One Night part 4

A
night-watchman loomed up in front of me. “I come,” I said, “to get you to see
about a theft which has just been committed on my premises.”

The
man followed me, and the few words which he spoke dispelled my nightmare. At
that moment I was not aware what a comedy I was playing.

When
we reached the threshold of my lodging I would have dared to go into my room
and hunt in every nook and corner, and go to sleep at last in complete
tranquillity. The watchman searched the sitting- room, the bath-room, lighting
his flashlight, and made the rounds of the whole suite. In order to give weight
to my words—which lay very lightly upon me—I pretended that a jewel-case had
been lying on this taboret between the candlestick and the traveling bag, and
that the case had disappeared.

With
increasing zeal I vented my indignation on the sharpers who lounge around
hotels and prey on travelers, and inveighed against the authorities, who never
seem to be able to bring the guilty to justice. I must have overdone it,
because the watchman smiled, and I saw the faintest trace of incredulity in his
eyes. I grew angry.

“I
am certain,” I explained, “that an hour ago a—a valuable medallion, set in
pearls and inlaid with arabesques, was in that case.”

And
as the man interrupted me to assure me that the reputation of the house had
never been questioned, and that the vicinity was the quietest in the city, I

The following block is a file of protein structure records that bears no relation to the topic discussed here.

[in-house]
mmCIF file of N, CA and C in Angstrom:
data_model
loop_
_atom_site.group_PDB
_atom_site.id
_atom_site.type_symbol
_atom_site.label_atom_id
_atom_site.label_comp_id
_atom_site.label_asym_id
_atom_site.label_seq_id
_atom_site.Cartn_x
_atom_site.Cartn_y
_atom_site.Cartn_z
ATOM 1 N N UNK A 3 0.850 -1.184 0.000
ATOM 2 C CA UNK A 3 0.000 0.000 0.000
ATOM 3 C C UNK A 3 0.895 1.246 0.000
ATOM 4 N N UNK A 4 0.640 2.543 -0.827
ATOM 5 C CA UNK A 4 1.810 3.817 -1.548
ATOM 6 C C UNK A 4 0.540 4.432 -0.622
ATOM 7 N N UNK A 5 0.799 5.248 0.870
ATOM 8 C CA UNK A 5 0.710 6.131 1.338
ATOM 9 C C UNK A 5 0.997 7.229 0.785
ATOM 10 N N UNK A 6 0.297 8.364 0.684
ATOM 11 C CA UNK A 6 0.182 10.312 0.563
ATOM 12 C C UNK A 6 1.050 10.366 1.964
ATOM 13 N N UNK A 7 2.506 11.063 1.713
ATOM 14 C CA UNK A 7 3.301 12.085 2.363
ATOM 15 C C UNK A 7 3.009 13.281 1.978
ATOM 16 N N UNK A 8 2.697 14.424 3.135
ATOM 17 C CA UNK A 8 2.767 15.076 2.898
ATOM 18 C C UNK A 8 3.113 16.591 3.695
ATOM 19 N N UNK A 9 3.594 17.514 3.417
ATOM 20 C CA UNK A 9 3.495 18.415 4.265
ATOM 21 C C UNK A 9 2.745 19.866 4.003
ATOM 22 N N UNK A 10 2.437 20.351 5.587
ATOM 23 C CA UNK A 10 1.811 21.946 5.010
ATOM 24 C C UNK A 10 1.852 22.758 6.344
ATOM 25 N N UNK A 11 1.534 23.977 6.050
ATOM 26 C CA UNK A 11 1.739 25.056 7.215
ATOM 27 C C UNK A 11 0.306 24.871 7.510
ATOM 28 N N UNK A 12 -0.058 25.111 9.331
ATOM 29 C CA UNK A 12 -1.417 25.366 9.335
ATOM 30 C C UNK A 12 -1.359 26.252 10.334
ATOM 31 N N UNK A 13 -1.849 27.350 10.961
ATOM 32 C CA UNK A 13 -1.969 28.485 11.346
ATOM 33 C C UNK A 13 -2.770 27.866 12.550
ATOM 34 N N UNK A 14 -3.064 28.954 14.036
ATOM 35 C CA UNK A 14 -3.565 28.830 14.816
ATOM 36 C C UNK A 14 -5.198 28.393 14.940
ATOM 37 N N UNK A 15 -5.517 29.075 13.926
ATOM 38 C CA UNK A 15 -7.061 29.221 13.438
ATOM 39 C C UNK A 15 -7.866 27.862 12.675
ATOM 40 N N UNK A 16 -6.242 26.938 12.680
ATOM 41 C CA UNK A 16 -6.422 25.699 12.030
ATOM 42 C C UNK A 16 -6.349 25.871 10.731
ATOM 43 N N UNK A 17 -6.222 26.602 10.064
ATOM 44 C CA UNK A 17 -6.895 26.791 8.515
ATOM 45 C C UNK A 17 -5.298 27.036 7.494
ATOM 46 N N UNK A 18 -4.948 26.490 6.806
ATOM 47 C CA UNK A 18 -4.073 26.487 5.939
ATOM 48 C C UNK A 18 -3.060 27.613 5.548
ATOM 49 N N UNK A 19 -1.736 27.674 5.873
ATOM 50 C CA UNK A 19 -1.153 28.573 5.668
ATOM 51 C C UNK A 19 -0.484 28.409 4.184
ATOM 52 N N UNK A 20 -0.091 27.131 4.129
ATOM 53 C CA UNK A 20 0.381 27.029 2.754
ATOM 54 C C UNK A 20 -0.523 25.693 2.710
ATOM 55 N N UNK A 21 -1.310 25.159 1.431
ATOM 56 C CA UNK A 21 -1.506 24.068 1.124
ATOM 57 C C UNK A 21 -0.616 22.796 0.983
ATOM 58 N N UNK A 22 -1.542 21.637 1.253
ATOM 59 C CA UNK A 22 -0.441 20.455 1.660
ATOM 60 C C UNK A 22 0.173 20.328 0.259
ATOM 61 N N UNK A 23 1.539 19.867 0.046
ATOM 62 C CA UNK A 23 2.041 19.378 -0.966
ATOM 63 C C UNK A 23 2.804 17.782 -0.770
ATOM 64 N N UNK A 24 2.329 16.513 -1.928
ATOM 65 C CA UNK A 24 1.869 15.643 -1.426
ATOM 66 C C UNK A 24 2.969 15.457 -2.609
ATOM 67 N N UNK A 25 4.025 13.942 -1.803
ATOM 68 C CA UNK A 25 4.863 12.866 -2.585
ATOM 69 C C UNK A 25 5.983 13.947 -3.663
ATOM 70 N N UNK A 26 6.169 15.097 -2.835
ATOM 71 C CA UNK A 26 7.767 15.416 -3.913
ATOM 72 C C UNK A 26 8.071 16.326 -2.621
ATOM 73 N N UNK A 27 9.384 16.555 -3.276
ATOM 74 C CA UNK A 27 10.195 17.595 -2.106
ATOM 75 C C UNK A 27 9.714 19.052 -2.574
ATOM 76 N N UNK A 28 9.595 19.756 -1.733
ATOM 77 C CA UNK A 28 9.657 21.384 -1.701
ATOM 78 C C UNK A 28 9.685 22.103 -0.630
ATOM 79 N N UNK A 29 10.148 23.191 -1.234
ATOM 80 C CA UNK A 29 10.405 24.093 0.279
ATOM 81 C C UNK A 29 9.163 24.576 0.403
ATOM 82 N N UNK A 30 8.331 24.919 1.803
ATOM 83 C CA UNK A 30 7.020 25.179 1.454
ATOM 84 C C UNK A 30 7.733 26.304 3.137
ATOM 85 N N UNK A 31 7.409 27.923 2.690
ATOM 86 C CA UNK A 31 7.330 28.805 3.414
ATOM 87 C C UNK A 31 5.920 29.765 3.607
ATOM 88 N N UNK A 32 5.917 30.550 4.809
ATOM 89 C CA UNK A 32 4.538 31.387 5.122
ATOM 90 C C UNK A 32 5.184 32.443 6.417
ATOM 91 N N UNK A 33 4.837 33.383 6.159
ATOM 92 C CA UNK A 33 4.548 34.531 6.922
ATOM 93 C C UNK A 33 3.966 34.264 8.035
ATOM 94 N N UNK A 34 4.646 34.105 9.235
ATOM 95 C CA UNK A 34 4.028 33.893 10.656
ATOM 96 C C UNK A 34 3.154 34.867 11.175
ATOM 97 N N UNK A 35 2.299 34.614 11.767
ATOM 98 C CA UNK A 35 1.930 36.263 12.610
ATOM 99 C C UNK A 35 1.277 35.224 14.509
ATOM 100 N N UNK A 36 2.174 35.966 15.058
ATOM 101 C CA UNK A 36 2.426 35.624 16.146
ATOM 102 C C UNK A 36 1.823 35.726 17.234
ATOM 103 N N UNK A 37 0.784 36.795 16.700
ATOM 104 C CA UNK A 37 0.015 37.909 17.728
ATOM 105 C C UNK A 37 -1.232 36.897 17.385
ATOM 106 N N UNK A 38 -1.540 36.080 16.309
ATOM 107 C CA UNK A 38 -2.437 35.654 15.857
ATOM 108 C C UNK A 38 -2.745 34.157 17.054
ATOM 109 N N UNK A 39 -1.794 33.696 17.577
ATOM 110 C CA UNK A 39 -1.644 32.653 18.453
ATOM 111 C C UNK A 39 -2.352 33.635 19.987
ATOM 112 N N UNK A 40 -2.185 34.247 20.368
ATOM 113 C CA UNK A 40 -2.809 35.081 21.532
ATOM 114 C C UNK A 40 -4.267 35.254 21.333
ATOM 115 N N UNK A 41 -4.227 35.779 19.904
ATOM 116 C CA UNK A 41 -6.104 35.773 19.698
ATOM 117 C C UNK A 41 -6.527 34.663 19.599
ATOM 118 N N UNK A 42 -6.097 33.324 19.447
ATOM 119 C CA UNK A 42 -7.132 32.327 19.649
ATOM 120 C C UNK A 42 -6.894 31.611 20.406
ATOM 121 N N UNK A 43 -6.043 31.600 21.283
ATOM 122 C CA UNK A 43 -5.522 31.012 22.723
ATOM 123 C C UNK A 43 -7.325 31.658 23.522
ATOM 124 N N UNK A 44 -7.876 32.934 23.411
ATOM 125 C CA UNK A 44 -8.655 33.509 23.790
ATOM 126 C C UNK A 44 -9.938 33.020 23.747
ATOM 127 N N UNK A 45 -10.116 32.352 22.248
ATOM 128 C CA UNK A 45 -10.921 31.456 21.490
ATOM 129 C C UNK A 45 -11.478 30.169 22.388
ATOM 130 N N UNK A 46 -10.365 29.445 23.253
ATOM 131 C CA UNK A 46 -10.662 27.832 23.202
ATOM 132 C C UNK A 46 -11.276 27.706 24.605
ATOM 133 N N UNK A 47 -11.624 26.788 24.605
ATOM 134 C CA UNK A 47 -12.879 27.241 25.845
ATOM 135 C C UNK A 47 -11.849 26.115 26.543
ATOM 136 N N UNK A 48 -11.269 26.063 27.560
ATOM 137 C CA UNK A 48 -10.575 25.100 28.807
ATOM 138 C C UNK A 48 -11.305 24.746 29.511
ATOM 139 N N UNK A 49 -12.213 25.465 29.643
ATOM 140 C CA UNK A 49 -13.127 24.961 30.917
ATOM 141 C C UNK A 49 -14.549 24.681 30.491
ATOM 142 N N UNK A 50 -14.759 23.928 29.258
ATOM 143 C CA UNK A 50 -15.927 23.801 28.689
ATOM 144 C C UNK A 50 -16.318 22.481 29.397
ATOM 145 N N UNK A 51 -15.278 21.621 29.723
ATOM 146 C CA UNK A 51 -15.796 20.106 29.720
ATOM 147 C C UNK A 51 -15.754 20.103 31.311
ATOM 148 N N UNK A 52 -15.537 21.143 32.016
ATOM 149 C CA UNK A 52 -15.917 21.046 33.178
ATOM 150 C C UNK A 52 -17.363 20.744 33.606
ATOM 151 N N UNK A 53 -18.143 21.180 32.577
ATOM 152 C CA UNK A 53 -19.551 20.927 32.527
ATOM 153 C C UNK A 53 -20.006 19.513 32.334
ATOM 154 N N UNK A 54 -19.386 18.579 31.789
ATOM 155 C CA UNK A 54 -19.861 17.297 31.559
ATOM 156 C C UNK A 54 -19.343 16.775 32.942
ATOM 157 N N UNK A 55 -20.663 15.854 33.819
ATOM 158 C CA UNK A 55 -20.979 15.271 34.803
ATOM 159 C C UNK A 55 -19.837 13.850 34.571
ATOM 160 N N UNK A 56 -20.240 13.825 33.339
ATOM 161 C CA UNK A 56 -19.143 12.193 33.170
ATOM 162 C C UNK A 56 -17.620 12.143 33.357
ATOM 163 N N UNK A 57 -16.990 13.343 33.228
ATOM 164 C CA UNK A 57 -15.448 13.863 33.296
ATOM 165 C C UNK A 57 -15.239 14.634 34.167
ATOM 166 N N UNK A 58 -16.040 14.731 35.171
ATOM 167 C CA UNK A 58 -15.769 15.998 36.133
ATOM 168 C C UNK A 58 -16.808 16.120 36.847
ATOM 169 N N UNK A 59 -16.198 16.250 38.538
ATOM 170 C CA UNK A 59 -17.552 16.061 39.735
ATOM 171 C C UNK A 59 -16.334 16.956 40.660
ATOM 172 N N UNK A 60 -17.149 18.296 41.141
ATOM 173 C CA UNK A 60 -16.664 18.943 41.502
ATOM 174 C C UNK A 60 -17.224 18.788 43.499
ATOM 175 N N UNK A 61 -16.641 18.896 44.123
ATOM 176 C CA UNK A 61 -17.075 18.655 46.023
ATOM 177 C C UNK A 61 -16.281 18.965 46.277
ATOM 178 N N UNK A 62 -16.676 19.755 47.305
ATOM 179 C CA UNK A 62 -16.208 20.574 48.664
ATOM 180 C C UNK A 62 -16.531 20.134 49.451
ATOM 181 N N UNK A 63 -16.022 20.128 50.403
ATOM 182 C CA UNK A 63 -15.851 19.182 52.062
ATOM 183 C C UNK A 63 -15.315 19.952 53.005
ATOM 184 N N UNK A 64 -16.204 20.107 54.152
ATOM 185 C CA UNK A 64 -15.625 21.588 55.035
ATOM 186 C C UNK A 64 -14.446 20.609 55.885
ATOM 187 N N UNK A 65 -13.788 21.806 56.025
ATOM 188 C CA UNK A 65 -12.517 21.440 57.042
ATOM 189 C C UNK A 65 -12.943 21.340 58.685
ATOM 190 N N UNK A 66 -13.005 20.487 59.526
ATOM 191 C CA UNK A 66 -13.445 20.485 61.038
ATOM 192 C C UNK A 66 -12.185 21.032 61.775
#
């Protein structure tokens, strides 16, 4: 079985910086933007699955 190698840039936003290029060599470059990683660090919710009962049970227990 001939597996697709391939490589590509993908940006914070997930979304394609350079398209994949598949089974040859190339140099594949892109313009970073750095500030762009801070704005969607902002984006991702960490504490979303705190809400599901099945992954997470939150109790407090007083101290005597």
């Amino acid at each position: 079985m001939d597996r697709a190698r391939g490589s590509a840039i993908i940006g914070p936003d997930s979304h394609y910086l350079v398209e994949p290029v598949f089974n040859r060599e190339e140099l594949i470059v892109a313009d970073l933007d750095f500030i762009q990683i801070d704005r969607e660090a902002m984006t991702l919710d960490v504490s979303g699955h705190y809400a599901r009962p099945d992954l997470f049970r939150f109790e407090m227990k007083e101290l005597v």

answered that while I was in bed I had suddenly been awakened by a scratching
sound like that of a diamond on glass, or of an object being drawn across a
marble-topped table, that as I jumped up a man went out, slamming the door
behind him. As to the case, it had four copper nails on the under side, and the
sound of one of these scraping on something was what had wakened me.

The
watchman looked me straight in the eyes.

Complaint to the Captain

“Follow
me,” he said, “and make your complaint to the Captain.”

But
to this I would not consent. I excused myself, saying that my friend would not
be back for quite a while. My friend now meant nothing to me but a
subterfuge—and I dared not for a single second leave our papers and other
valuables unguarded in this suspicious place.

Again
that smile in the watchman’s eye. I wanted to knock him down. Suddenly the door
opened and he who had been the prime cause of my dread, whom I had vainly, yes,
madly, sought all through the city, stepped in. I threw myself on his neck and
asked him where in the world he had been and what had kept him so long. I
quickly drew him aside and gave him a detailed account of the adventure.

The
watchman pretended not to notice. He understood. Quite seriously, for in my
aroused state the least mockery would have ruined everything, he and my friend
agreed that a complaint should be lodged next day and that, to give me justice
and punish the guilty, the questionable neighborhoods in the vicinity of the
barracks and the docks should be systematically searched.

But
in the light of day the city seemed to me so peaceful, so cloister-like, so
restful, that I could think only of enjoying to the full the charms of its
antique works of art and the melancholy splendor of its decaying relics.

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